The morning found me in my office finishing up a few things for the bulletins, writing letters and seeing to various other details. By the time I needed to leave for Effingham to keep my rescheduled appointment my joints were - thankfully - feeling better.
My health remains generally decent, though my blood pressure was higher today than normal. It is always high and has been so for a long time. I have a naturally high blood pressure and my arthritis medicine helps to shoot it up even more. My doctor has prescribed an additional medicine that - if I tolerate it well - should do the trick.
Somewhere in the midst of our conversation we were talking about the parishes I pastor. My doctor knows the locations of my parishes and, in reference to my returning to him, said, "You like stability, don't you?"
I do indeed like stability, very much. And I have not had much of it lately.
In part, I answered him that because I have a rare form of a rare form of arthritis, it makes a great deal of sense to me that once I find a good doctor who understands my history that I should keep him, even if a large distance separates us (one hour and forty-five minutes really isn't too far) because it isn't worth having to explain everything again. He agreed.
Certainly, this answer is correct, but my desire for stability certainly also plays into it.
His simple question, posed as a humorous aside, set me thinking and pondering (it doesn't take much to do so). And drives at night don't hurt, either.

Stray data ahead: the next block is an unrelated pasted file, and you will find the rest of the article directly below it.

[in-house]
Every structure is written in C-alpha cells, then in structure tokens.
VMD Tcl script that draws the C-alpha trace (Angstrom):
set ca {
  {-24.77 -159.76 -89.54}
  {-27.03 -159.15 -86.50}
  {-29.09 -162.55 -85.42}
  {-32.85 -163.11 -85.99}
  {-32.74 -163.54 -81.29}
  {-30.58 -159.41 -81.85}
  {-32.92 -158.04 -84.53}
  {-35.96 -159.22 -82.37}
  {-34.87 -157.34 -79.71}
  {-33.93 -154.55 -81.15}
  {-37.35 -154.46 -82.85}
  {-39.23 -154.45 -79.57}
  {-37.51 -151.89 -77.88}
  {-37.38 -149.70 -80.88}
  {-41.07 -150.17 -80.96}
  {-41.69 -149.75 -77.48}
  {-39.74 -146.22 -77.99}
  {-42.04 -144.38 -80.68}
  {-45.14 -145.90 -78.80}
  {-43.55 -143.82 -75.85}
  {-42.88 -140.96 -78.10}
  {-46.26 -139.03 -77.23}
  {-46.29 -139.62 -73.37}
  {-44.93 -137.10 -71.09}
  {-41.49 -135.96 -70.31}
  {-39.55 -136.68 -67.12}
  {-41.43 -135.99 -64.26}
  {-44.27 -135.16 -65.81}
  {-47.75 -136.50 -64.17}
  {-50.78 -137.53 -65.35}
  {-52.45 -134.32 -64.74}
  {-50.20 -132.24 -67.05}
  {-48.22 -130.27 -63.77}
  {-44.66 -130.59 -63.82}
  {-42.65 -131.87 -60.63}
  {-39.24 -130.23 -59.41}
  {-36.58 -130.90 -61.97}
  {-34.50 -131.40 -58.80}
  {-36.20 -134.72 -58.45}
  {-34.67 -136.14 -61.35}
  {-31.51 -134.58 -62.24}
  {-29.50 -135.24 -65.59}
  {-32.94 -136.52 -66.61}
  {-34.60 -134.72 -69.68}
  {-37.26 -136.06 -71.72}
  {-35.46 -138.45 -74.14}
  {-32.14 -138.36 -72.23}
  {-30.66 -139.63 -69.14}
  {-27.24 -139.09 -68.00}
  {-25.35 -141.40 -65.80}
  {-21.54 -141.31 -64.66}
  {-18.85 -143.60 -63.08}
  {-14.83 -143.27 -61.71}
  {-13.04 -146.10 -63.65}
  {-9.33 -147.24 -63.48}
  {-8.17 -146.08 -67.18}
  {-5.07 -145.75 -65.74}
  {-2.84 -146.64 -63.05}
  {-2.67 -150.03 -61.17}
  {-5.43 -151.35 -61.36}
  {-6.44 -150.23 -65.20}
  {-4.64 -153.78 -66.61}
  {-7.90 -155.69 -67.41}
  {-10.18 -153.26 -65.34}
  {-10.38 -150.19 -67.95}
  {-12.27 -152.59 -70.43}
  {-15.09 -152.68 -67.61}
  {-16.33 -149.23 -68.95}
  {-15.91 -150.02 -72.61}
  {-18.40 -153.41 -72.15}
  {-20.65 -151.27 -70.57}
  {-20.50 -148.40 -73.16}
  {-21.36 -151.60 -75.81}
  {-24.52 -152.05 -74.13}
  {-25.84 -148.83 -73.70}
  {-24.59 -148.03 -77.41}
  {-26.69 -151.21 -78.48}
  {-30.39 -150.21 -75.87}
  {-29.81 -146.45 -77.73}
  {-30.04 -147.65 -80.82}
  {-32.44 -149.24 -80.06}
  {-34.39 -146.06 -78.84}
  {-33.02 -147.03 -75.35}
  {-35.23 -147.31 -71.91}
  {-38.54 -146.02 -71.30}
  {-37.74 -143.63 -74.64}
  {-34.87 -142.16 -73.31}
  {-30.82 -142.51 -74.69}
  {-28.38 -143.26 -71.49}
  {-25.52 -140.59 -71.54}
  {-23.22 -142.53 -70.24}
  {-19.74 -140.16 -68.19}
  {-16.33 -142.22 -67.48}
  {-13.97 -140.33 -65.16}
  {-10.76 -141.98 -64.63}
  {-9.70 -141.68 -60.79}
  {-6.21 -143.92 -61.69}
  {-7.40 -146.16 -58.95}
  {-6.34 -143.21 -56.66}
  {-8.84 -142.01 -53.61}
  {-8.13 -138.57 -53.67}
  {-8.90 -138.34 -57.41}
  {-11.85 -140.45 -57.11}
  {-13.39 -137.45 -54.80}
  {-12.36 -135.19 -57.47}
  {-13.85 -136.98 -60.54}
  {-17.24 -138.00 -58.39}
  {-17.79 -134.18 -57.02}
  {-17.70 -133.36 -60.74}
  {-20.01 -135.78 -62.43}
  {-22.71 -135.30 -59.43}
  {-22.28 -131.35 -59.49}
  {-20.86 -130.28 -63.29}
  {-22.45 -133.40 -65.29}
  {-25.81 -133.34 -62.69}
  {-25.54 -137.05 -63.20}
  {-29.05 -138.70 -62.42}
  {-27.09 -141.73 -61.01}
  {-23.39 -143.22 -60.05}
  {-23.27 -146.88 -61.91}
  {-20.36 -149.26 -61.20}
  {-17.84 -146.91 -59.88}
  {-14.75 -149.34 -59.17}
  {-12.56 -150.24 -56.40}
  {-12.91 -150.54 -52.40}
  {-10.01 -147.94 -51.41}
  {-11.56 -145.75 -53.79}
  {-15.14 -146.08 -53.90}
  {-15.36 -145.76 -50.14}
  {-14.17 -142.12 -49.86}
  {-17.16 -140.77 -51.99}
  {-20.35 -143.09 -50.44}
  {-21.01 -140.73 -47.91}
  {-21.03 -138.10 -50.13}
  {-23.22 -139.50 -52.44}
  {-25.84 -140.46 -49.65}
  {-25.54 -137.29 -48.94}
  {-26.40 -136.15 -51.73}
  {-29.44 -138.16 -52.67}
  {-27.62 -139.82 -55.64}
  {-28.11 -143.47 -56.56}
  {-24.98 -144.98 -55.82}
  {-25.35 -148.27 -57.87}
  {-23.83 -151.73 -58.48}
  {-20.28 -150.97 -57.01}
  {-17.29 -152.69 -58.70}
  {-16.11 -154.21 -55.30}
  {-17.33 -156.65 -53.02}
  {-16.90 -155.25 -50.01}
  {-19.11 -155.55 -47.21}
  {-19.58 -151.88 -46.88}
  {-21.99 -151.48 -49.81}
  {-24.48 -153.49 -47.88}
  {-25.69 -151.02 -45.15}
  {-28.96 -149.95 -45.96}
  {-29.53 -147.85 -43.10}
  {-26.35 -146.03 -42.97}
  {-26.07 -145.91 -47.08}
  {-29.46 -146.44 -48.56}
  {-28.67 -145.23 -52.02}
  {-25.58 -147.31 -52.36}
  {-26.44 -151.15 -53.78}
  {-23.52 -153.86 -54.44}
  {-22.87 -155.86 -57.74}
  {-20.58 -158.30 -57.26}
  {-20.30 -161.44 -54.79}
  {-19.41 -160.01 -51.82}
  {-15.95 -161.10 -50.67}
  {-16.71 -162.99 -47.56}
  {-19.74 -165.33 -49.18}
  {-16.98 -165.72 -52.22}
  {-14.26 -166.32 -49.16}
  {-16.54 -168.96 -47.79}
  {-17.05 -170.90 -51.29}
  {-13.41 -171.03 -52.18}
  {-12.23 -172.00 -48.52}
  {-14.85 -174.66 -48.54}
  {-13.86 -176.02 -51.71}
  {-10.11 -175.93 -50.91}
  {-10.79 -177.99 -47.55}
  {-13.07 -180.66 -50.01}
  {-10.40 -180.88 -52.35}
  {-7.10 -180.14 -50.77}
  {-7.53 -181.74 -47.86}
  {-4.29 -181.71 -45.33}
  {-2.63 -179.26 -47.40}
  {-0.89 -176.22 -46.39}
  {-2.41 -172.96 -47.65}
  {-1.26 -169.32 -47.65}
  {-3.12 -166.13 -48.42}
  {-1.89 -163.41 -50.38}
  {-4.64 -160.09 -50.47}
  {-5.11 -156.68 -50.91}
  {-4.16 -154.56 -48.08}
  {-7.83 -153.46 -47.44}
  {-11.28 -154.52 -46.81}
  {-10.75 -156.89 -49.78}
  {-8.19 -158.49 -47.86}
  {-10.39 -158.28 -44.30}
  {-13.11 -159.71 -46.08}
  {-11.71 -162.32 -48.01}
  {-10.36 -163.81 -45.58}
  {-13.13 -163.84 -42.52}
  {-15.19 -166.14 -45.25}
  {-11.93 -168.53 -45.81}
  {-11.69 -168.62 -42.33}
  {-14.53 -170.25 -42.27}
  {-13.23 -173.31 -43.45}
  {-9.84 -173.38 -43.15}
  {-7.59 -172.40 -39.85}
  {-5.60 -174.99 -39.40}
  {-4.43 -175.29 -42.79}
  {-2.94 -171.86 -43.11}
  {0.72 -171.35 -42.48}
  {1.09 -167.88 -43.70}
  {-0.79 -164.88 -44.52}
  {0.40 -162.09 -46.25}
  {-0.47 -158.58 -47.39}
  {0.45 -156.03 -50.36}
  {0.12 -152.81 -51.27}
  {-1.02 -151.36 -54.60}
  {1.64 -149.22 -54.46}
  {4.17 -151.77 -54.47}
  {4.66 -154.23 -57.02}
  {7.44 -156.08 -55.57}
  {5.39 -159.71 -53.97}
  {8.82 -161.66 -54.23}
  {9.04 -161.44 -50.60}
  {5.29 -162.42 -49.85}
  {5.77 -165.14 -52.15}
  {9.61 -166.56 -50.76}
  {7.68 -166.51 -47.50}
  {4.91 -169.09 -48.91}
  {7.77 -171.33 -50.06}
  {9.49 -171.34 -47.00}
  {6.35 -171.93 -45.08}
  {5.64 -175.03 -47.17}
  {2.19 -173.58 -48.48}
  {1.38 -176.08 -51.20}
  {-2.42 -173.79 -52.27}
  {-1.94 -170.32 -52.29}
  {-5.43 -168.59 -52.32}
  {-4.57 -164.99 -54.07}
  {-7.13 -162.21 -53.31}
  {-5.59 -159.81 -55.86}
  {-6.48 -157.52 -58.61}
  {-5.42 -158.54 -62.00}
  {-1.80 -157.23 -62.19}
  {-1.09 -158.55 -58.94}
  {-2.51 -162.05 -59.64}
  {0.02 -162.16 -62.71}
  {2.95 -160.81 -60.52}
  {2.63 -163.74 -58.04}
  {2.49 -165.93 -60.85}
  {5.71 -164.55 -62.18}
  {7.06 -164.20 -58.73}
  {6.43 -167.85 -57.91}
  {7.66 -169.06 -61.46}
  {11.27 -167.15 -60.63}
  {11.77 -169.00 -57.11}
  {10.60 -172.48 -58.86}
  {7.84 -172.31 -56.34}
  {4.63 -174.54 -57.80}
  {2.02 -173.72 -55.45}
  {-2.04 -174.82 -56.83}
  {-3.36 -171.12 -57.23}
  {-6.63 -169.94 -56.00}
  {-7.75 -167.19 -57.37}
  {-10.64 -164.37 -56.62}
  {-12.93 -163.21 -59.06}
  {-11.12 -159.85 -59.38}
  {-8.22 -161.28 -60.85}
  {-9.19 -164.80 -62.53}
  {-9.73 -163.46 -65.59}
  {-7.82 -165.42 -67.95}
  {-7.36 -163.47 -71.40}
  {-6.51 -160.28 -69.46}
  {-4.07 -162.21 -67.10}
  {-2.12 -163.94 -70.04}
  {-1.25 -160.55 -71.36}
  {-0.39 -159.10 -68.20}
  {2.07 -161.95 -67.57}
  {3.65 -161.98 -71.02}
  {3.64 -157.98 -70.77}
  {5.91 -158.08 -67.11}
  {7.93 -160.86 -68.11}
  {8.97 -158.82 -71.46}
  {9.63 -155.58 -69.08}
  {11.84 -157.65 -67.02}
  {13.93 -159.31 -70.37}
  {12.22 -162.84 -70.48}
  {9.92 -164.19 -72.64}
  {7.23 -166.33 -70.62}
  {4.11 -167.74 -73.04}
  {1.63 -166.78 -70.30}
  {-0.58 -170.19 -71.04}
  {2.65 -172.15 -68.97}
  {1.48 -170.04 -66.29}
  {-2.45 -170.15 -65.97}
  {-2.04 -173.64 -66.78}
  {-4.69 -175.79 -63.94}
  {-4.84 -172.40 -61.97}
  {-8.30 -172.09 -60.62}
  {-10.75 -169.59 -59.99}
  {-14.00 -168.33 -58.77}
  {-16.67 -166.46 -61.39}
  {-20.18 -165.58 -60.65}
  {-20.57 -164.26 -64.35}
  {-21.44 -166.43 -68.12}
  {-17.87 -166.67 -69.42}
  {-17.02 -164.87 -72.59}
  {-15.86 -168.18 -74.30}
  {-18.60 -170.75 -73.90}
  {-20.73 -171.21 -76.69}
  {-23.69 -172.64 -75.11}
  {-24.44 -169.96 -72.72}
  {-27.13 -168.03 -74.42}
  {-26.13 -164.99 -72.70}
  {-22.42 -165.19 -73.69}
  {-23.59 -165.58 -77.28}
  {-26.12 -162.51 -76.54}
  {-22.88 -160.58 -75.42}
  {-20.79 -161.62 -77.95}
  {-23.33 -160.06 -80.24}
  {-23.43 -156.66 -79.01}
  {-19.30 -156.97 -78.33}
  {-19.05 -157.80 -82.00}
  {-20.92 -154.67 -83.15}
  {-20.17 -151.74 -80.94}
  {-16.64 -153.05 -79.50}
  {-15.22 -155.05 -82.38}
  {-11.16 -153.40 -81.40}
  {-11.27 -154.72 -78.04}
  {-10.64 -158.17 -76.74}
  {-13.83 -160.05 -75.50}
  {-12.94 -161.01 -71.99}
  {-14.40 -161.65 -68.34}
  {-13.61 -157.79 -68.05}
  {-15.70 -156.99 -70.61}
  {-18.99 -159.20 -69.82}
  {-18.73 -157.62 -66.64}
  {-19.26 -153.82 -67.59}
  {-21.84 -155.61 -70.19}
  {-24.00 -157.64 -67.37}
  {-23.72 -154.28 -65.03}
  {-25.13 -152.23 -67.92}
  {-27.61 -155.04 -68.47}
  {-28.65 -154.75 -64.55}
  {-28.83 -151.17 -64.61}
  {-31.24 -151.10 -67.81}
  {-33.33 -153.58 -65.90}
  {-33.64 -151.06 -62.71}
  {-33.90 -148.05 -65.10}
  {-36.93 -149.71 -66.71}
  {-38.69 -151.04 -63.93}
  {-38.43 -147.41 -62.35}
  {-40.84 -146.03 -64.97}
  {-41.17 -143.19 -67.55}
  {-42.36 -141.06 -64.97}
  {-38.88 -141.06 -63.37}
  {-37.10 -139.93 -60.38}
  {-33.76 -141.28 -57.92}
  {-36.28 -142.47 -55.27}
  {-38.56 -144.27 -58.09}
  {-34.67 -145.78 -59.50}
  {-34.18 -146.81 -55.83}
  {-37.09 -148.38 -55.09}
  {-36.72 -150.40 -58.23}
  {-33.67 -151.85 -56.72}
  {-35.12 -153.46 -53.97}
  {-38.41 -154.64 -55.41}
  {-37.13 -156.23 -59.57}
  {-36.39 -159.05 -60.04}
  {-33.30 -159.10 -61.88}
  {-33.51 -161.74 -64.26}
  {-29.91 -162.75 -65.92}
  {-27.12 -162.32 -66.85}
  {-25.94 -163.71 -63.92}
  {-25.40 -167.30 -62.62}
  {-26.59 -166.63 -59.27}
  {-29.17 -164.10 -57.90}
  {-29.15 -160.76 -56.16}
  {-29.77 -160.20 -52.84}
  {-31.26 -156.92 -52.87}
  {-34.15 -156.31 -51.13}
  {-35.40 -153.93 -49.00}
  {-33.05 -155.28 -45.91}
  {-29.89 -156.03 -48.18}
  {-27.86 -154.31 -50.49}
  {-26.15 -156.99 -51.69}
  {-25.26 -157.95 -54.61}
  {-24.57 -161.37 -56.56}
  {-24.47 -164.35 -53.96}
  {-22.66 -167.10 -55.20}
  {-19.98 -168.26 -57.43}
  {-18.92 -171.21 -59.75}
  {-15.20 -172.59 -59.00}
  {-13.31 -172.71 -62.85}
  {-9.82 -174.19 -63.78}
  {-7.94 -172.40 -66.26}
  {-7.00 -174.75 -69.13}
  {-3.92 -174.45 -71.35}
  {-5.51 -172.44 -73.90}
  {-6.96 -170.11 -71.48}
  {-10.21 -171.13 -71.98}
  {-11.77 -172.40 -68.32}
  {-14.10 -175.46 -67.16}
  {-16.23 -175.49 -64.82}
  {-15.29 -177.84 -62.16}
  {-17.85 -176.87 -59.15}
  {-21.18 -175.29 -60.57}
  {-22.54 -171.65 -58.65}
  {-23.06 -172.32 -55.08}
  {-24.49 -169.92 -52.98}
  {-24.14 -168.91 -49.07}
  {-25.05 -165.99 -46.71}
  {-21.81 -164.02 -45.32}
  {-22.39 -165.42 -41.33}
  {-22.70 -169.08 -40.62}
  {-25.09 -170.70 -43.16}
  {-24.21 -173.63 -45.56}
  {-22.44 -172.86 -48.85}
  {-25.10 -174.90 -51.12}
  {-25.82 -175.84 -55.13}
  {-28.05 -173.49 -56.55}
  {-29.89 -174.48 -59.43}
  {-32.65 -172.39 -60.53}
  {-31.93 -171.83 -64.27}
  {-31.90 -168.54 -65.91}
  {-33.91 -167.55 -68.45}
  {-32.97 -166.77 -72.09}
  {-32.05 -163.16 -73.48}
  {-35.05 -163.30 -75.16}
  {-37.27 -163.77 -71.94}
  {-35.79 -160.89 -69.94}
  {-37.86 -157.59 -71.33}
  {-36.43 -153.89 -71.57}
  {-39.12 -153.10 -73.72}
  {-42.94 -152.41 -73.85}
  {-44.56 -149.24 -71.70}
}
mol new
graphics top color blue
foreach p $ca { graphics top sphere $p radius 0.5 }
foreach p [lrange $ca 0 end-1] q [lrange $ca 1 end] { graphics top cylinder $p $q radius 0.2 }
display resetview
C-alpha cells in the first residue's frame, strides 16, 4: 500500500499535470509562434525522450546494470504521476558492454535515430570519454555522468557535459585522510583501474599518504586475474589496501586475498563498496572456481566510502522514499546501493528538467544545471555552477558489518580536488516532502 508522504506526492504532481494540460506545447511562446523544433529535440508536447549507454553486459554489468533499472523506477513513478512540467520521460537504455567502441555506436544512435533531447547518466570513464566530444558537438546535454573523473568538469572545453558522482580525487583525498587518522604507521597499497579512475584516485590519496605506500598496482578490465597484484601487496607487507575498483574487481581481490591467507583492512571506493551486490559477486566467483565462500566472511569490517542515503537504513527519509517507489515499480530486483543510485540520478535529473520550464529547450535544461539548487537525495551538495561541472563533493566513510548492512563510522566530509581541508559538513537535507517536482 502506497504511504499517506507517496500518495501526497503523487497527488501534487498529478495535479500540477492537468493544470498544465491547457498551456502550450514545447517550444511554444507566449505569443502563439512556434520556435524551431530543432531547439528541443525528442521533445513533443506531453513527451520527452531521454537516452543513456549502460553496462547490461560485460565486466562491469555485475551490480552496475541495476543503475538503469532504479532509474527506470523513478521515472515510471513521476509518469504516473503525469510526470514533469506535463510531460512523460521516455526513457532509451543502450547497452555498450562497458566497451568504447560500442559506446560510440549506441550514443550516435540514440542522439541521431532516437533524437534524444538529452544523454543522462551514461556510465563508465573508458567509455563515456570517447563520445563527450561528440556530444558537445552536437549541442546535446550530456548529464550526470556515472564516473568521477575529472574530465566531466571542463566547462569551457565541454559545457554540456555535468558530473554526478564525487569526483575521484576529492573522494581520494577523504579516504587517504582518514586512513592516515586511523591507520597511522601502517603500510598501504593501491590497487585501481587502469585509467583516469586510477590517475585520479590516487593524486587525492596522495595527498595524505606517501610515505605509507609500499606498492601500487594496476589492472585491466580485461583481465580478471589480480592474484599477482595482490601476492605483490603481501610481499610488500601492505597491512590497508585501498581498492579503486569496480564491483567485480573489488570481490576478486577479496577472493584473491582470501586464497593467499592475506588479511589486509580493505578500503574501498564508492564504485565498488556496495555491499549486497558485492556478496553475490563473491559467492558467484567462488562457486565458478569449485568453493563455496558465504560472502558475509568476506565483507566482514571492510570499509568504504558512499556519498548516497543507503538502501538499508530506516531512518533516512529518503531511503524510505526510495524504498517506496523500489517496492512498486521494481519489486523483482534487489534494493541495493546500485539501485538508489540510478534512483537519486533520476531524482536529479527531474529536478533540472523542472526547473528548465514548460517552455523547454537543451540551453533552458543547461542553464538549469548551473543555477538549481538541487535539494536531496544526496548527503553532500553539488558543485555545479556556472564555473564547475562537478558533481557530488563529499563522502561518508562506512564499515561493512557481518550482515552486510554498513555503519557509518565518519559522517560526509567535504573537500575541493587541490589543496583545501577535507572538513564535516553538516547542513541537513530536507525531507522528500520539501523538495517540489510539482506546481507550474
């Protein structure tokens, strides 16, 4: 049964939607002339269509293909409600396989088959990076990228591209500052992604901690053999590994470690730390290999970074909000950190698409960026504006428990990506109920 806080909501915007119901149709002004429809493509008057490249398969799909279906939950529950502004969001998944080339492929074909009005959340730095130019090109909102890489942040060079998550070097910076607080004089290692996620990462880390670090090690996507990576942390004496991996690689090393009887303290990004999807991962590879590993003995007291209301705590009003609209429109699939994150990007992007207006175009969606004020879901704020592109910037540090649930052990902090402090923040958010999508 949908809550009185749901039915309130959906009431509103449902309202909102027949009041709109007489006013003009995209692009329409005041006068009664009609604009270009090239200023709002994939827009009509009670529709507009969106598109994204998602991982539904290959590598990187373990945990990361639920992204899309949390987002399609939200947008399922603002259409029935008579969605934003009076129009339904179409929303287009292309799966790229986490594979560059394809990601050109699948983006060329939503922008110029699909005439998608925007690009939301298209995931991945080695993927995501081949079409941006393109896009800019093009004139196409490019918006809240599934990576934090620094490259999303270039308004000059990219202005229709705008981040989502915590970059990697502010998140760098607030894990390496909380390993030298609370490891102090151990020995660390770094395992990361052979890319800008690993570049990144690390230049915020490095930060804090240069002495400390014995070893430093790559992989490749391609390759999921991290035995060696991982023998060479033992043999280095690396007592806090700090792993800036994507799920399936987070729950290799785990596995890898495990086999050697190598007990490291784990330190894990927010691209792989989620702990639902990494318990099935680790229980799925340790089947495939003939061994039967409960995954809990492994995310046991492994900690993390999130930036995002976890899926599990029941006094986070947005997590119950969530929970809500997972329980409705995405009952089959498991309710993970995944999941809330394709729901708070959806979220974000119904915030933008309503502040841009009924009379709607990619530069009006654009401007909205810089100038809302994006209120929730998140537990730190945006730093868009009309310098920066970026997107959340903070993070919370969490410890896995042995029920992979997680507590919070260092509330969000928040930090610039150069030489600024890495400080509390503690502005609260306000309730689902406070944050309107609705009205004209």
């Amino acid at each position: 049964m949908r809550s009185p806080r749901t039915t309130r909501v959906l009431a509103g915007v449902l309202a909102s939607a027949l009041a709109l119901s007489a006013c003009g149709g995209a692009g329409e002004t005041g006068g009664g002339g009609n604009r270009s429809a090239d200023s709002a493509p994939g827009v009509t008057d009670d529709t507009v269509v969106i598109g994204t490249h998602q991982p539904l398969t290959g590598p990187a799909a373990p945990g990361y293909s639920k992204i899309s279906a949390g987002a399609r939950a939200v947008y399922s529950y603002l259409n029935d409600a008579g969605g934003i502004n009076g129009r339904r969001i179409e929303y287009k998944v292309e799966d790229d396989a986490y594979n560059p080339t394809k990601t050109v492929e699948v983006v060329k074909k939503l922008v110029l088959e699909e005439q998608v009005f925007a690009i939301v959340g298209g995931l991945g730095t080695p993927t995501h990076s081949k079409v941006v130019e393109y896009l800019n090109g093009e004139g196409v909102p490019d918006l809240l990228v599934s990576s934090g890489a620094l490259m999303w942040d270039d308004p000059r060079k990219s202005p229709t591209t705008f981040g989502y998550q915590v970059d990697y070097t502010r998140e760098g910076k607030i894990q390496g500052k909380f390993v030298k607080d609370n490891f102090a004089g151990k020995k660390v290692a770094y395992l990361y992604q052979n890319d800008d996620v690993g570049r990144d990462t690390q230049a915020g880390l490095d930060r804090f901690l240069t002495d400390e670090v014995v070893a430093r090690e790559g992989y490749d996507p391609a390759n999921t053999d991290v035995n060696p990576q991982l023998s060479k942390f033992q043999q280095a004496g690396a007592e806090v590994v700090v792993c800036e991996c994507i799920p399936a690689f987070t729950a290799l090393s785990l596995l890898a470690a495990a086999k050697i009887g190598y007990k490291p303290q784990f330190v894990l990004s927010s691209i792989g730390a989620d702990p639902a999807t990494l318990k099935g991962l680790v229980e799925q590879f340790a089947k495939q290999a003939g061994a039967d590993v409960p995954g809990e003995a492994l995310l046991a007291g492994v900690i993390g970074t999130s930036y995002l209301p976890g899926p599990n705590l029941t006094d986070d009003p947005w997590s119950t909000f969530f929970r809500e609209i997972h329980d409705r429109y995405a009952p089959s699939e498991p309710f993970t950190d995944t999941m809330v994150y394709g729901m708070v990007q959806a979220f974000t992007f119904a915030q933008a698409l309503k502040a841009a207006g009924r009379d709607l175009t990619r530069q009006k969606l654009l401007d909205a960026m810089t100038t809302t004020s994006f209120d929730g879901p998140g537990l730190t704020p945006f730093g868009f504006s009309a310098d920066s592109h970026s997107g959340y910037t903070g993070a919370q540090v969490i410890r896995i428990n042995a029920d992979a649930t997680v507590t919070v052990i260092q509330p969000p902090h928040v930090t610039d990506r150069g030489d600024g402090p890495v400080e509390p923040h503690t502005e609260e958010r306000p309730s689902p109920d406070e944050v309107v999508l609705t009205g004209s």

After the appointment, I had the oil changed in my car and took it for a wash before stopping by soccer practice for a bit. All the while my mind was working and memories filled my heart with longing.
Today finds me missing my parents, good friends, the ocean breeze, soccer games and practices, the classroom and a whole host of other things. And all the while I longed for heaven. I feel rather melancholic, which some see as something bad. I, though, always greet these feelings warmly, for they bring with them a certain sadness caused by love and the joy of memories past and of a future reunion.
Since the deaths of my parents those many years ago, I have tended toward melancholy properly understood. Here is an excerpt from a description of the melancholic personality that seems to sum up what I feel this night:
The melancholic looks at life always from the serious side. At the core of his heart there is always a certain sadness, 'a weeping of the heart,' not because the melancholic is sick or morbid, as many claim, but because he is permeated with a strong longing for an ultimate good (God) and eternity, and feels continually hampered by earthly and temporal affairs and impeded in his cravings. The melancholic is a stranger here below and feels homesick for God and eternity.There is something safe and comfortable in stability. I learned too young that this world passes away and so, in my own way, I seek to hang on to what can be held. A doctor - and such others - can be held on to, in a sense, and thus some little stability is maintained.
It is nights like these that I realize all the more that, in the words of Rich Mullins, "there's a lot of love locked up inside me I'm learning to give." It just takes me a long while to learn how to give it, particularly in new situations and with new groups of people.
It takes a great deal of courage to be open enough to let that love, the love of the Lord, be felt and known. It brings with it not stability but vulnerability.